An Iranian Middle East expert predicts that the recent economic sanctions imposed on Turkey by Russia over the downing of a Russian bomber, could topple Turkey’s president Recep Tayyip Erdogan.
Abdoulkarim Firouzkalaei, a lecturer at Tehran University’s international affairs department, says that crippling Russian sanctions on Turkey could eventually lead to a “regime change” in Ankara.
Relations between Turkey and Iran have also soured in recent years, and more recently over Erdogan’s phone call to Iranian President Hassan Rouhani, in which the former warned against publications regarding ties between Erdogan’s family and Daesh oil smuggling. Iran has otherwise been reluctant to invigorate tensions with Turkey.
According to Firouzkalaei, the numerous sanctions Russia enacted against Turkey could cripple Turkey’s already troubled economy and drive it into stagnation.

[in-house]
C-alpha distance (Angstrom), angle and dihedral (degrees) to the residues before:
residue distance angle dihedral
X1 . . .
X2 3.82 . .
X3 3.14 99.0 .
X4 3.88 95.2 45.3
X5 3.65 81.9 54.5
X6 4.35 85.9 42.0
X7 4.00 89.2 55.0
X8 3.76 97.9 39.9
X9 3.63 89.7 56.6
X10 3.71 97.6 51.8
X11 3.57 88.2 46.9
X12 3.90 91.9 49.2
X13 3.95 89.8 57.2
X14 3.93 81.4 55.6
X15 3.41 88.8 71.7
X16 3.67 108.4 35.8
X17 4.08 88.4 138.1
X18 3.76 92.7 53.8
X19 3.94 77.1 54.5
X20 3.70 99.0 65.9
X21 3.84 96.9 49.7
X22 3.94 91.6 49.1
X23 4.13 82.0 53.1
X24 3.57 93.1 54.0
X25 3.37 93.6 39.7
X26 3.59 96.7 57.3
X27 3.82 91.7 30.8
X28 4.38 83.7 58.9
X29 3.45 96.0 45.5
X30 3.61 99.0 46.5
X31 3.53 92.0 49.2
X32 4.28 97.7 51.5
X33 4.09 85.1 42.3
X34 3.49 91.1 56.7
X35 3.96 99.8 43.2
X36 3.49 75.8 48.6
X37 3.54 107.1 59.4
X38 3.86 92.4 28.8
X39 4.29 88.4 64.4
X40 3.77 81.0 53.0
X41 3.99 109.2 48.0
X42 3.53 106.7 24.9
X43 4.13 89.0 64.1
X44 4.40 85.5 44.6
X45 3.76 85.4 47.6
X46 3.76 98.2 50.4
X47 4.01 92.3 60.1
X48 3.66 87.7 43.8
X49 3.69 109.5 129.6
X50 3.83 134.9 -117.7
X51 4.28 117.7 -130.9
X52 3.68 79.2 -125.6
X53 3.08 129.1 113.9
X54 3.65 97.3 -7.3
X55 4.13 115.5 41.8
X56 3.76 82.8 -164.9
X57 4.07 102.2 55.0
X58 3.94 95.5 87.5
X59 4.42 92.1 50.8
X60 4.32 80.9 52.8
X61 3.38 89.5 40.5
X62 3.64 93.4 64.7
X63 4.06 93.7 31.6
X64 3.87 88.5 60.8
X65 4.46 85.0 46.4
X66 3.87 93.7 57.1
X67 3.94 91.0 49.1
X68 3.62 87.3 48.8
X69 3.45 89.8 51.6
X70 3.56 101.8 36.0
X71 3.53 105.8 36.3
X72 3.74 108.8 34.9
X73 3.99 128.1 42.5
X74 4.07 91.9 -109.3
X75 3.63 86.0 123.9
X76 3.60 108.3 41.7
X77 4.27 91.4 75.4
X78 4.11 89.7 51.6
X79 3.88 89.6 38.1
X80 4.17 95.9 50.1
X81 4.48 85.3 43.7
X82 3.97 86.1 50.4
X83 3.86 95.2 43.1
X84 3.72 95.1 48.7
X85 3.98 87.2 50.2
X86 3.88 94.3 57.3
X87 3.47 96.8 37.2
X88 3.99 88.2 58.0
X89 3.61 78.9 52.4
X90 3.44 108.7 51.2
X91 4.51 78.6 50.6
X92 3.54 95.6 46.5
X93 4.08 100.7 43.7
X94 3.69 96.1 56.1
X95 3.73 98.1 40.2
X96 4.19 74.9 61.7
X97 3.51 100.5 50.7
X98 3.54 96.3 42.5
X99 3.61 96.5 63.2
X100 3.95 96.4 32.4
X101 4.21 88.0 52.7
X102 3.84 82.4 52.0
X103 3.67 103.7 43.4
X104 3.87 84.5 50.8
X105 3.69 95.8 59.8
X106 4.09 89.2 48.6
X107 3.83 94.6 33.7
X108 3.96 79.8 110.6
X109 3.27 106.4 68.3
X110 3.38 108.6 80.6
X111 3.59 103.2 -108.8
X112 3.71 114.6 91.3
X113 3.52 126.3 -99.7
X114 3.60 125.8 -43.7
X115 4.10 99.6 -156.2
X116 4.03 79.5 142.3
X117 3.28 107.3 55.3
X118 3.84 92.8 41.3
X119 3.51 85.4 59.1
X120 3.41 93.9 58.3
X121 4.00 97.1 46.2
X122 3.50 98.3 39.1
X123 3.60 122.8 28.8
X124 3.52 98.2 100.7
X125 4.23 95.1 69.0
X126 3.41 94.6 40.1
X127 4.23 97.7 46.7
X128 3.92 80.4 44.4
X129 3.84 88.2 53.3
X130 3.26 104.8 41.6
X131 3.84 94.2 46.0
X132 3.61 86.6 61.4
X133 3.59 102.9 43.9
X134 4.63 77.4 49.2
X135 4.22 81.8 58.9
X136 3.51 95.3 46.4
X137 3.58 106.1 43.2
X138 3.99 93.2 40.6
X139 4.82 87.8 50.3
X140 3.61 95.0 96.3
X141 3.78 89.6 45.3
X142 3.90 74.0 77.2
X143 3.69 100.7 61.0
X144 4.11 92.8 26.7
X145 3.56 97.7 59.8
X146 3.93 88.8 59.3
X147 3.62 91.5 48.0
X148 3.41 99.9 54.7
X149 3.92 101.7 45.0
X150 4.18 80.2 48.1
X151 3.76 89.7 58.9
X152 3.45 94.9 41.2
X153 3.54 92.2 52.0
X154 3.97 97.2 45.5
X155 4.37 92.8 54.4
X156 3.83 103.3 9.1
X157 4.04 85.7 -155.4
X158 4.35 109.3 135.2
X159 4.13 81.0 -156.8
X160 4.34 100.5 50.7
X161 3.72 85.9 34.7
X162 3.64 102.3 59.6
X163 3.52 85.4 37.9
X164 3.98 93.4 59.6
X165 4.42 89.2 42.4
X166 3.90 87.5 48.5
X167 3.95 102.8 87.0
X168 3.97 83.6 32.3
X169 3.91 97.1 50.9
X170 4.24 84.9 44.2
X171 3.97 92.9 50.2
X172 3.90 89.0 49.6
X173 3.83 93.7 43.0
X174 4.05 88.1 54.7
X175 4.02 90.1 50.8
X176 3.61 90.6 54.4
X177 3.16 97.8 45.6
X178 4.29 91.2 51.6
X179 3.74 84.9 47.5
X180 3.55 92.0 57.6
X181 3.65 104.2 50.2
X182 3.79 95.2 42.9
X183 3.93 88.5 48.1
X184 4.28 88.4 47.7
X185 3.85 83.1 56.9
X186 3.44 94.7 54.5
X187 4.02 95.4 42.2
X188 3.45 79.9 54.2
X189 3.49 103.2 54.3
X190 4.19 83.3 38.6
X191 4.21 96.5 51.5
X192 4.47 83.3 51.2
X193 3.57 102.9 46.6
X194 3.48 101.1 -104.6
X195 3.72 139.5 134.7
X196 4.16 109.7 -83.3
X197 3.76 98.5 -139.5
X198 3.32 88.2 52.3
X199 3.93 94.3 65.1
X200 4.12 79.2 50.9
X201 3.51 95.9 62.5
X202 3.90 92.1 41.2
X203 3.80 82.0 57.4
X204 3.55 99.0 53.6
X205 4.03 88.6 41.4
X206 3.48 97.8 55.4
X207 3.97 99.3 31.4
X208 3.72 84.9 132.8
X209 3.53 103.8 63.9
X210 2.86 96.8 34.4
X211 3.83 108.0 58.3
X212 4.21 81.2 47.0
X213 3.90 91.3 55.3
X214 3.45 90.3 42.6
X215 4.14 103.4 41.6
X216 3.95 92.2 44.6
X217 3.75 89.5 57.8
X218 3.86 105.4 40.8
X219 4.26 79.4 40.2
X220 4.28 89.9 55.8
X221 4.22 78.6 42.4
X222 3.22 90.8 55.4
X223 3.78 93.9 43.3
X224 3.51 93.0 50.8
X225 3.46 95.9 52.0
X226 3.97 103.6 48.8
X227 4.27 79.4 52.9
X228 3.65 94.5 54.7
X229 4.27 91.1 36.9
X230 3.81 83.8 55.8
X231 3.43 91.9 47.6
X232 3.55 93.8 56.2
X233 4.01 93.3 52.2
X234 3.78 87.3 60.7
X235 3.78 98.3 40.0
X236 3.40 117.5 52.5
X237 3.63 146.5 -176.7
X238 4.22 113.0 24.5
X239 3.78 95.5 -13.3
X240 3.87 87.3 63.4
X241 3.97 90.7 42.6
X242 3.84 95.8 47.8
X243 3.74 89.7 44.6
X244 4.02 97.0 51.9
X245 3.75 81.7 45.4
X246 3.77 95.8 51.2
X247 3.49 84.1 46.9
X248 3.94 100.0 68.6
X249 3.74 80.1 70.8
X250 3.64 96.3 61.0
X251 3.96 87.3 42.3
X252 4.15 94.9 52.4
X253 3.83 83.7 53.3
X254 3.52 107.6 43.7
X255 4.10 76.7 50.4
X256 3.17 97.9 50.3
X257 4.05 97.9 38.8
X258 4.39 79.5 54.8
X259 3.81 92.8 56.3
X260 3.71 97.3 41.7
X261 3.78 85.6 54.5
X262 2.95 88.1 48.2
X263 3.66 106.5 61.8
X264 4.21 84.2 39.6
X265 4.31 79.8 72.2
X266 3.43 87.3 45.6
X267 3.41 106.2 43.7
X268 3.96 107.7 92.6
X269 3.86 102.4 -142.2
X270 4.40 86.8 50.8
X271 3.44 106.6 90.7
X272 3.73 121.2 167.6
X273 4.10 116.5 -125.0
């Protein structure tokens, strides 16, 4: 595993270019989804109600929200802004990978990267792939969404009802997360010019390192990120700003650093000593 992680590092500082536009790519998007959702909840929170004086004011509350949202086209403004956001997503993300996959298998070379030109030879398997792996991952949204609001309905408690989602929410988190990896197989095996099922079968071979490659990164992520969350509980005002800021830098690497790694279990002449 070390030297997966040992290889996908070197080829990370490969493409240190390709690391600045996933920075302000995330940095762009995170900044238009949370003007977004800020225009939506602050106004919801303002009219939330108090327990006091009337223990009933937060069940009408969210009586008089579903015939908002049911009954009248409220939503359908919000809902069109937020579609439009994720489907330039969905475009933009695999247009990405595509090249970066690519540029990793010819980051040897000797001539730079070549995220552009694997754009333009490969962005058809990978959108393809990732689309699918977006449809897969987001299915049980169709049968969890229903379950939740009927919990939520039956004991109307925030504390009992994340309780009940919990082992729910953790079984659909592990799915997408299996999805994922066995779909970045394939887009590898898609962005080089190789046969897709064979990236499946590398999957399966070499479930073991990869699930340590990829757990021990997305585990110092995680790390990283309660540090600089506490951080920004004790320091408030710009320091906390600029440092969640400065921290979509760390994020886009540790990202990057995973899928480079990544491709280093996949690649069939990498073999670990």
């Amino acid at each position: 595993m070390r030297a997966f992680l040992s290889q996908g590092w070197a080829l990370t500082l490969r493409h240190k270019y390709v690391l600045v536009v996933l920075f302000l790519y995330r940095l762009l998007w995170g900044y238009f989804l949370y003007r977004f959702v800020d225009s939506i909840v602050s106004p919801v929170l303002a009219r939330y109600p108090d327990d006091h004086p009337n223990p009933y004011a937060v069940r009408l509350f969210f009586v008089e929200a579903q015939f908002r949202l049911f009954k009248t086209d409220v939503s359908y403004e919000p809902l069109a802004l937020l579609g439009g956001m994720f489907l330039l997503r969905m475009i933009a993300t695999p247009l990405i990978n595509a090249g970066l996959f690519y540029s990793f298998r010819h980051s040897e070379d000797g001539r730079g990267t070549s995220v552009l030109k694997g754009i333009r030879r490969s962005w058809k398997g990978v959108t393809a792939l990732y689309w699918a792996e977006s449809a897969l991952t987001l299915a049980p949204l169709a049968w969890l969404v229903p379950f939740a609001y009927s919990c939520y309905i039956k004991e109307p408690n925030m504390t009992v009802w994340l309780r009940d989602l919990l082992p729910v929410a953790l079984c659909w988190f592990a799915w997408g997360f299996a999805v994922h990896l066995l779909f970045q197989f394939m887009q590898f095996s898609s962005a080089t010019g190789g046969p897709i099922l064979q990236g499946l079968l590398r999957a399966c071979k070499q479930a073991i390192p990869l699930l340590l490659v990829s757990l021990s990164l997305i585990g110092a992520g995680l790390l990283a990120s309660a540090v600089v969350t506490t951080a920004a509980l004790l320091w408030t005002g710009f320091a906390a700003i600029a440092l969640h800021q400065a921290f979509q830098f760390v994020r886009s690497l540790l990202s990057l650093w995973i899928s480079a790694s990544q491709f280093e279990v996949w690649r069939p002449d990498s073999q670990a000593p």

“As a result, the ruling Justice and Development party will lose the main portion of its electorate. There will be changes in the system of power, and I would not exclude the change of Ankara’s ruling regime. If Erdogan continues conducting presumptuous policies, he will lose power,” Firouzkalaei told Sputnik Persian.
Firouzkalaei also presented a scenario, in which a cut-off in Russian oil and gas exports to Turkey could trigger the toppling of Erdogan. As Tehran awaits the lifting of international sanctions, it is also seeking new markets to sell its oil and gas in face of limited export routes and a global supply glut.
“Economic sanctions are weakening Erdogan’s power right before our eyes. In shooting down the Russian bomber over Syrian territory, the Turkish leader tripped, most of all himself,” Firouzkalaei added.
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